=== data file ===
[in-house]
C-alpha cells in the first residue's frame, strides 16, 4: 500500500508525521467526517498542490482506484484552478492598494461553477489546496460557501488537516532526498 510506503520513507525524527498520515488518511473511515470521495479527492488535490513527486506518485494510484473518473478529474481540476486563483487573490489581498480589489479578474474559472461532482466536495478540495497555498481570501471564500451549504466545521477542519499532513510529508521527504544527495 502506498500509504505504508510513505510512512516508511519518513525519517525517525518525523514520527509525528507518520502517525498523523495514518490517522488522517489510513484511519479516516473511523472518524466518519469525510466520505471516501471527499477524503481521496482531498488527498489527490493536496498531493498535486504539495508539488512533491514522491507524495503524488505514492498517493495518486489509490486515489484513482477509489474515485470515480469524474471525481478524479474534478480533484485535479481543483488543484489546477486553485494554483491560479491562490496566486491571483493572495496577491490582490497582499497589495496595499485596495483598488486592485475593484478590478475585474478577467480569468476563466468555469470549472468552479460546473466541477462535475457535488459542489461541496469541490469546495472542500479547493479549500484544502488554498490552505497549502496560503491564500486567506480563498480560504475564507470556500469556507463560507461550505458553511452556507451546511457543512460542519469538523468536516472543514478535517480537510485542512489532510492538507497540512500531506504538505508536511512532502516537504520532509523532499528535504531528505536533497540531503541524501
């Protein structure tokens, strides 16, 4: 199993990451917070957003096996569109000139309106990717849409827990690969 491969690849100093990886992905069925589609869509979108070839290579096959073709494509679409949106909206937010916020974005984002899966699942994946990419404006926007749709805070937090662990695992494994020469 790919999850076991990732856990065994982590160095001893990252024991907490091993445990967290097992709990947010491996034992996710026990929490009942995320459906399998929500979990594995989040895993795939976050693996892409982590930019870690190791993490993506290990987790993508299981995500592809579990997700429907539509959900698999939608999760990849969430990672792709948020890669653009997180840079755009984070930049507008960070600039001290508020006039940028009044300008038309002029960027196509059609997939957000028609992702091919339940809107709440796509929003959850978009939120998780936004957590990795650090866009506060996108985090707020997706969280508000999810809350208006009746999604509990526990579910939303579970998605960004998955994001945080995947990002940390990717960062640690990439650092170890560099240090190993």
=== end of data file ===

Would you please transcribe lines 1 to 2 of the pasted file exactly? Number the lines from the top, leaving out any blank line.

[in-house]
C-alpha cells in the first residue's frame, strides 16, 4: 500500500508525521467526517498542490482506484484552478492598494461553477489546496460557501488537516532526498 510506503520513507525524527498520515488518511473511515470521495479527492488535490513527486506518485494510484473518473478529474481540476486563483487573490489581498480589489479578474474559472461532482466536495478540495497555498481570501471564500451549504466545521477542519499532513510529508521527504544527495 502506498500509504505504508510513505510512512516508511519518513525519517525517525518525523514520527509525528507518520502517525498523523495514518490517522488522517489510513484511519479516516473511523472518524466518519469525510466520505471516501471527499477524503481521496482531498488527498489527490493536496498531493498535486504539495508539488512533491514522491507524495503524488505514492498517493495518486489509490486515489484513482477509489474515485470515480469524474471525481478524479474534478480533484485535479481543483488543484489546477486553485494554483491560479491562490496566486491571483493572495496577491490582490497582499497589495496595499485596495483598488486592485475593484478590478475585474478577467480569468476563466468555469470549472468552479460546473466541477462535475457535488459542489461541496469541490469546495472542500479547493479549500484544502488554498490552505497549502496560503491564500486567506480563498480560504475564507470556500469556507463560507461550505458553511452556507451546511457543512460542519469538523468536516472543514478535517480537510485542512489532510492538507497540512500531506504538505508536511512532502516537504520532509523532499528535504531528505536533497540531503541524501